A leaked African Union report calls for South Sudan's president and his main rival to be barred from a transitional government and for the war-torn country to be placed under AU control.
Reuters news agency published an account of the report Friday as another round of talks to end South Sudan's 15-month conflict ended in Addis Ababa without a peace deal.
U.S. State Department spokeswoman Marie Harf said the leaders of South Sudan have "again failed" its people.
Harf said the the conflict in South Sudan has resulted in a "tragedy for its people" and "a humanitarian catastrophe." She said the U.S. "strongly" condemns "the lack of political leadership to resolve this man-made conflict" and is looking forward to the U.N. Security Council's planned review of the situation.
According to Reuters, the AU report says President Salva Kiir and former vice president-turned-rebel leader Riek Machar should be barred from roles in a "transitional executive" body, along with all the ministers in power before the Cabinet was dissolved and Machar was dismissed from office in July 2013.
The report recommends creation of an AU-appointed and U.N.-backed panel to oversee a five-year transition for South Sudan. Oil revenue would go into an escrow account overseen by the African Development Bank.
Reuters says the AU report also calls for creation of an African peacekeeping force made up of troops "without prior involvement or direct interest in South Sudan."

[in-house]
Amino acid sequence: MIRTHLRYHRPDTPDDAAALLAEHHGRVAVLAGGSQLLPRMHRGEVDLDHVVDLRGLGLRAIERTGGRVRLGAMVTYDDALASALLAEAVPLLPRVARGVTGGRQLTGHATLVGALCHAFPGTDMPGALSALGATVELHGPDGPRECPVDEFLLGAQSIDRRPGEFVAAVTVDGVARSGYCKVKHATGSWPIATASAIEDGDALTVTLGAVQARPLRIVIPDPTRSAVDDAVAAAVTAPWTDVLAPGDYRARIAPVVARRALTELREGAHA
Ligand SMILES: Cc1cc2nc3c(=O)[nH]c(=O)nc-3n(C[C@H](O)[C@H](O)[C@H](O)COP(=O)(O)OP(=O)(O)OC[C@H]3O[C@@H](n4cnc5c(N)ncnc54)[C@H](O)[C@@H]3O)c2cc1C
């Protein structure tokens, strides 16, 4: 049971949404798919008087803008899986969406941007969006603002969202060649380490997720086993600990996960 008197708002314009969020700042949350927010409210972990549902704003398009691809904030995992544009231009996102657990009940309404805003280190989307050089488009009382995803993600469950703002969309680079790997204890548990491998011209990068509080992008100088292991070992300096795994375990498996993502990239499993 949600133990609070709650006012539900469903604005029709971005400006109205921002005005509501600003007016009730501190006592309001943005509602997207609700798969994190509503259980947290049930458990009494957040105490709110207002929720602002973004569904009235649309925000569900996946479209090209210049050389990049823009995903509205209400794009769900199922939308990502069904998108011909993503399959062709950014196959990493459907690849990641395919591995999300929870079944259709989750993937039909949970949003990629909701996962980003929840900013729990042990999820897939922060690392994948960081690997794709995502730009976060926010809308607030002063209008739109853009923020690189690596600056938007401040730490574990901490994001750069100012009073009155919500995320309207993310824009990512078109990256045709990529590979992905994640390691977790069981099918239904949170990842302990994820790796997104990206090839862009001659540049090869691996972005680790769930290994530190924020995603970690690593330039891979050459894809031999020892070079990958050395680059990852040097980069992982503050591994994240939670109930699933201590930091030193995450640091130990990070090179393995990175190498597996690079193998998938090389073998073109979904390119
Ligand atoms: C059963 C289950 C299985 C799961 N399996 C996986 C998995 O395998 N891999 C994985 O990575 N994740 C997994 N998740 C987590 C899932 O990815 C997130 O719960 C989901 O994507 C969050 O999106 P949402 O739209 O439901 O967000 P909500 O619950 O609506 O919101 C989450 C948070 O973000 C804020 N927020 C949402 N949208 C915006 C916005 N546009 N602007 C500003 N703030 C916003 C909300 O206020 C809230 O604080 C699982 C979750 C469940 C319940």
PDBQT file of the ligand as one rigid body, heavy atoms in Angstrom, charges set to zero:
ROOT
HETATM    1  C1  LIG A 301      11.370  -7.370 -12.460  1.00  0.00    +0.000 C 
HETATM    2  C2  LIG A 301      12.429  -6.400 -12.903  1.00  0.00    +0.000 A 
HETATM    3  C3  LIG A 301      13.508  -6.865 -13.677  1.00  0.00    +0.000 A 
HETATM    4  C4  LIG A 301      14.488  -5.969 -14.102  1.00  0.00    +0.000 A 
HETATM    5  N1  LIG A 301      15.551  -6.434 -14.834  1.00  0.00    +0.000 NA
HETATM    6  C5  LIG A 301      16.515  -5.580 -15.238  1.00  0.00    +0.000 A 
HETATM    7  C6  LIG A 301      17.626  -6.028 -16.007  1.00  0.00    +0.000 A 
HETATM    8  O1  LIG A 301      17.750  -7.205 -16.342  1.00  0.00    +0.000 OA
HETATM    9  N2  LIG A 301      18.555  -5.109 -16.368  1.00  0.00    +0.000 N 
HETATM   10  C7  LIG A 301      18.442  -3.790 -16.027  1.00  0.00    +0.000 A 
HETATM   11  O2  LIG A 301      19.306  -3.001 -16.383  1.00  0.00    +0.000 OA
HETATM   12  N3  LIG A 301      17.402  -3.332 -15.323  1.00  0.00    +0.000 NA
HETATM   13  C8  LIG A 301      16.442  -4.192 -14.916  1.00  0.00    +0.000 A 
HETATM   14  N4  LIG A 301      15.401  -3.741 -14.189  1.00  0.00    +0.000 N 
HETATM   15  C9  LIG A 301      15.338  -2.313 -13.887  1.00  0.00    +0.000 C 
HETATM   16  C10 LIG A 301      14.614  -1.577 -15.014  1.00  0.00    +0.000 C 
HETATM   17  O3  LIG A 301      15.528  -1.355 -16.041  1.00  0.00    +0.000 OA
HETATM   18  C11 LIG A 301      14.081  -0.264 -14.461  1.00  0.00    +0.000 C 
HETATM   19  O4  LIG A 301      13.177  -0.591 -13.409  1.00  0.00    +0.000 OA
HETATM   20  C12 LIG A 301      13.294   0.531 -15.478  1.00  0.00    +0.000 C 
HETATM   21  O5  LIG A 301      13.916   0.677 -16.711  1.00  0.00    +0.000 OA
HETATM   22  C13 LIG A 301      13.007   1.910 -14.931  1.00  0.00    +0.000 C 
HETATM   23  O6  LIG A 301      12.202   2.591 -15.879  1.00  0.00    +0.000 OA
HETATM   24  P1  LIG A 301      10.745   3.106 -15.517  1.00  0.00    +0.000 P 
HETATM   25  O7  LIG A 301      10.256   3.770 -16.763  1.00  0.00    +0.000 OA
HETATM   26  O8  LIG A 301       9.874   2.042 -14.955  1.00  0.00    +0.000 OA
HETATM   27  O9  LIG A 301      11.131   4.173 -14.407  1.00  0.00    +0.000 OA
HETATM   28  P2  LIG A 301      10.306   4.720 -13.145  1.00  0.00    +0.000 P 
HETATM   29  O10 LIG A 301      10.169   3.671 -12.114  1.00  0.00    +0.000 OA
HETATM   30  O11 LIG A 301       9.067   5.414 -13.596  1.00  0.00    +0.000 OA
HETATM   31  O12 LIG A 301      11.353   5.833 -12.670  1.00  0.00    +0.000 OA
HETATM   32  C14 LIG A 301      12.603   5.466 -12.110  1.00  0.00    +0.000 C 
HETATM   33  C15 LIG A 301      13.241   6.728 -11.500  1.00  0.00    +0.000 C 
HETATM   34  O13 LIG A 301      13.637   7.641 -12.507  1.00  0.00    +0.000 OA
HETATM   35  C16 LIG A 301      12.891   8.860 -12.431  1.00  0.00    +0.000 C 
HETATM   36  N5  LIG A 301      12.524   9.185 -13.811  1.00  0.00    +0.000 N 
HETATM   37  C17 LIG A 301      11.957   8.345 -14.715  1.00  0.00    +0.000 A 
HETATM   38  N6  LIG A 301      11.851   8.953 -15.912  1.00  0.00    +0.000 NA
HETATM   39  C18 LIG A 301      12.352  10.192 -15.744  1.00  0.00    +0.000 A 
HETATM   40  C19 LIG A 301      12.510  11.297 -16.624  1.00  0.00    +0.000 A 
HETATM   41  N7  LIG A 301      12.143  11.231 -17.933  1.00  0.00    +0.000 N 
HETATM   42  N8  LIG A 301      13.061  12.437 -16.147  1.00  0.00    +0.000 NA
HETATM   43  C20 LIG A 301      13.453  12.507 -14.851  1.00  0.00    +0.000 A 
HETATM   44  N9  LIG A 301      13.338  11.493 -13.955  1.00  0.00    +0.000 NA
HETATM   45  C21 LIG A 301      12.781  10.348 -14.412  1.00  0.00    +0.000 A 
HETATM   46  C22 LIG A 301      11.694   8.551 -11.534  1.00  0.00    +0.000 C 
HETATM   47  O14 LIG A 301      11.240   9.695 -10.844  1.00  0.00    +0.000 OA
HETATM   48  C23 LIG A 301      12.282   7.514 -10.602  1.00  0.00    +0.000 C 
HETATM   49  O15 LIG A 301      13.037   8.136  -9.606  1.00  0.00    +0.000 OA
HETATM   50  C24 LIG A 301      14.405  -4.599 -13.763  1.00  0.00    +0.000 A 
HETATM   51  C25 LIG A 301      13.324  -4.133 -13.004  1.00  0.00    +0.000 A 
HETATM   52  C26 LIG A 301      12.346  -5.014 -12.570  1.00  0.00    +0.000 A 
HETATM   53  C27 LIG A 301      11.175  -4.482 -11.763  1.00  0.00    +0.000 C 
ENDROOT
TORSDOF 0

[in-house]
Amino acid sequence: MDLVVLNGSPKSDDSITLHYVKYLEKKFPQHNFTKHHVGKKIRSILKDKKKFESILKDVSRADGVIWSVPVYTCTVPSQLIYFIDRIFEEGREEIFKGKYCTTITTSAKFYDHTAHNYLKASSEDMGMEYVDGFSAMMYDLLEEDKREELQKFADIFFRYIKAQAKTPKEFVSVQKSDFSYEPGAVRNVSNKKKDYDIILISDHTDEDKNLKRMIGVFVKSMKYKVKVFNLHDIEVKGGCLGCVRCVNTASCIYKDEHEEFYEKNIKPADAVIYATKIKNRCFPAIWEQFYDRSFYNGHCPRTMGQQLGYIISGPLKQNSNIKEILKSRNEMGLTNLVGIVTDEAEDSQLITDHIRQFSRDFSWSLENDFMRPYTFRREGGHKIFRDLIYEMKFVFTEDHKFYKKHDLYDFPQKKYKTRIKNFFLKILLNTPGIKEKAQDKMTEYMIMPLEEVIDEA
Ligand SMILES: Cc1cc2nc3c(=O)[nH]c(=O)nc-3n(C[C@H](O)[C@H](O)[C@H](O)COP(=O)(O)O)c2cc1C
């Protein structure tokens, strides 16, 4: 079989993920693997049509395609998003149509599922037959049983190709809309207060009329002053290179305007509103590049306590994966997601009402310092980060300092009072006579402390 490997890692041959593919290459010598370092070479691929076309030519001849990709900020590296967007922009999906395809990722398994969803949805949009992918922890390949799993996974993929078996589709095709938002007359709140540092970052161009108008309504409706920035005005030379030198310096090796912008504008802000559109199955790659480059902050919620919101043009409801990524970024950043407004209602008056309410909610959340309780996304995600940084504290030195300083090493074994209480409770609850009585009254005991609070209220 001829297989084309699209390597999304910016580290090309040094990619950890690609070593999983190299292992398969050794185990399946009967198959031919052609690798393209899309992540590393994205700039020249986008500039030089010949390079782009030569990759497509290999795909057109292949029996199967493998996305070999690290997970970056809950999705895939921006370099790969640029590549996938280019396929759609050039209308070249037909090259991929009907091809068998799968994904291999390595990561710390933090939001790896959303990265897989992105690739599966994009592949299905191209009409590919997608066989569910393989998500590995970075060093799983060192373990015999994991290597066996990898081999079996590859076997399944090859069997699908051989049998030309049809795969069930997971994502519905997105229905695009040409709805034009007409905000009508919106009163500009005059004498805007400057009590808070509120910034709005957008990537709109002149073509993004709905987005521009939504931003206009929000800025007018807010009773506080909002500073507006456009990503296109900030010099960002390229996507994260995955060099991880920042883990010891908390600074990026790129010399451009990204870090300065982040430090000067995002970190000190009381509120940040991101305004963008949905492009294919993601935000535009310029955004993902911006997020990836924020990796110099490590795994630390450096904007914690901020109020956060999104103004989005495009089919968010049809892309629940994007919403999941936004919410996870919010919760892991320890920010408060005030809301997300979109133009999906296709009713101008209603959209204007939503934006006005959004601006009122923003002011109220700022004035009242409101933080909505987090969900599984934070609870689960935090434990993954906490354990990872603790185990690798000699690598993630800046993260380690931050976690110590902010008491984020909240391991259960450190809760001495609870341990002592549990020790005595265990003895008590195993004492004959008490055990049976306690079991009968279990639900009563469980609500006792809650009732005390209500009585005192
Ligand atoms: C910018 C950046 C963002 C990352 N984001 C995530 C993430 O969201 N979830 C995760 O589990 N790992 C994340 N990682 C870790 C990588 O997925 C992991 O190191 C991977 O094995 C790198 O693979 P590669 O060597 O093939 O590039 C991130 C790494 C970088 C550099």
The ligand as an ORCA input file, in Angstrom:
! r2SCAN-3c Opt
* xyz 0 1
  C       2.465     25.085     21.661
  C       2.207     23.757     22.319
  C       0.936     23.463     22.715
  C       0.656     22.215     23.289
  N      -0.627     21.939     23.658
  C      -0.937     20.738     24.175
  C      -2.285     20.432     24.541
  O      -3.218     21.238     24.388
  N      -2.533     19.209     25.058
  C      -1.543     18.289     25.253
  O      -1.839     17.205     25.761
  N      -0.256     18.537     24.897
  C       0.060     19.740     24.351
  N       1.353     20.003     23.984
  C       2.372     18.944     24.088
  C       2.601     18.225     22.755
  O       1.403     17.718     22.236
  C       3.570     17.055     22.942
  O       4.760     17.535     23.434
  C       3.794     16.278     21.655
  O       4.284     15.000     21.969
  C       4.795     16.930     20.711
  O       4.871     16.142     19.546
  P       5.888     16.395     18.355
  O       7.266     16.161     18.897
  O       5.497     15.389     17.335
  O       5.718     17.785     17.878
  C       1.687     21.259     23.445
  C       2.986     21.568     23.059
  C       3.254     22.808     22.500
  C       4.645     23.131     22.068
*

There was no immediate response from the South Sudanese government. A rebel spokesman in Addis Ababa, Puot Kang Chol, called for the full report to be released.
"We have seen that and we have been demanding the publishing of that report," he said. "And we continue to demand the same - we want that report published so that we see it in full. We have not seen it in full, we have seen only part of it and we are not worried about the report. But we want to see it, we want it published officially."
The spokesman also said that if Machar is to be excluded from the transitional government, "there must be a legal basis for that."
Fighting erupted in South Sudan in December 2013, six months after President Kiir fired Machar as vice president. The fighting exposed ethnic divisions in the country with the Dinka tribe supporting Mr. Kiir and the Nuer tribe backing Machar.
Repeated cease-fires have failed to take hold. The fighting has killed tens of thousands of people and displaced nearly two million.